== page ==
During the waiting period, Aresh did seem somewhat unsettled as he moved in and out of little sobs and uncomfortable cries. He also refused to eat any food offered by his mother.We were not sure what was causing this unsettledness.The surgery and hospital episode taking him away from familiar surroundings of home and family comfort must have proven too much for such a young child to bear, I think.

His mother, though stressed by this episode herself as well, was probably relieved that she could bring her precious toddler out of the hospital today and get back to the homey environment of the Shevet community.

Well, Aresh is due for his next echo on Thursday. Let us continue to pray for complete healing and for positive results from this echo.

Out of ICU, Aresh Stable and Improving

Posted on Wed, 10/13/2010 - 00:00 by Jennifer_Chang
Wednesday, October 13, 2010

Aresh was in his 4th day of recuperation from heart surgery and appeared to be doing well. We were glad to see that he no longer needed the oxygen mask which he had been using. In fact, the doctor said that his condition is now stable, and we thank the many people who have been praying for him, and also for Gods faithfulness. His mother was quite relieved that her little darling is doing fine. We continue to pray for a full and complete recovery so that Aresh can be up and about, enjoying a normal healthy life soon.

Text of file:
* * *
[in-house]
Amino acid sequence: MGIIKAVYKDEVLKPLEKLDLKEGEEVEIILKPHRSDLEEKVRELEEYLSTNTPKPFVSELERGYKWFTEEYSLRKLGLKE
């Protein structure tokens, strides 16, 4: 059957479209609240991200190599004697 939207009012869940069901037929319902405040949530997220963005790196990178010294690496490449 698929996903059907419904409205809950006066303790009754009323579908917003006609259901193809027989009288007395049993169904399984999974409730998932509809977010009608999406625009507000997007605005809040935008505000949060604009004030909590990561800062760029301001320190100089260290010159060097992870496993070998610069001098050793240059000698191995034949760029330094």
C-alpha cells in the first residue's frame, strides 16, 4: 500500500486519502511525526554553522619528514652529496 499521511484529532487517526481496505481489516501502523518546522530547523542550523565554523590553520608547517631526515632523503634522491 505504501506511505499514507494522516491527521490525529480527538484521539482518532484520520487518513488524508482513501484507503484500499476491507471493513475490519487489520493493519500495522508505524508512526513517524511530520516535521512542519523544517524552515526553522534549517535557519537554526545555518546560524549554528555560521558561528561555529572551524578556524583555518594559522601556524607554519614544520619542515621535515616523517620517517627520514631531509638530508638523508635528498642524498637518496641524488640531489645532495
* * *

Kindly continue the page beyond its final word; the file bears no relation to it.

Aresh in ICU, Covered with Prayer and Love

Posted on Tue, 10/12/2010 - 00:00 by David_Jensen
Tuesday, October 12, 2010


While standing at the foot of his bed, I said a silent prayer asking the Lord to remove the congestion quickly and bring him to a speedy and full recovery. Aresh's mom looked tired and a bit stressed by the congestion problem, so I said a small prayer that she would feel the peace and rest that only Jesus can give. Lina joined Suhail and I as we went in to see Aresh and we all left together after about a five minute visit. We look forward to his release from the hospital and return to the Shevet Achim house in Jerusalem, where he will complete his recovery before travelling home to Iraq.

Aresh Recovering Well in ICU

Posted on Mon, 10/11/2010 - 06:41 by Mary_Dailey
Monday, October 11, 2010



I arrived at the hospital this morning with Harim and his mother before 7:00 a.m. to prepare him for his surgery. The day turned out to be a long one with much waiting, and as I mentioned in my last blog, God already knows whats in a day and it's all for His purpose. When we checked in at the nurses station we went to see Aresh. He was still in ICU, in much the same condition as the evening before. Daliah (his mother) pulled back his blankets so that we could see him better, and asked me to take a picture of him with all the equipment.


After this I went on to visit Harim and take his mother to eat lunch. She was fasting, though, so I returned to Areshs room in the ICU to take his mother to eat. When I arrived at the ICU the nurses had just extubated Aresh (removal of the breathing tube from the lungs), and he was wearing a small oxygen mask. He was crying and in much distress. They let Daliah give him water in a syringe. We stayed with him a while and then went to eat. When we returned later Aresh was in intermediate ICU sleeping, and the next time I saw him he was eating and was not on oxygen.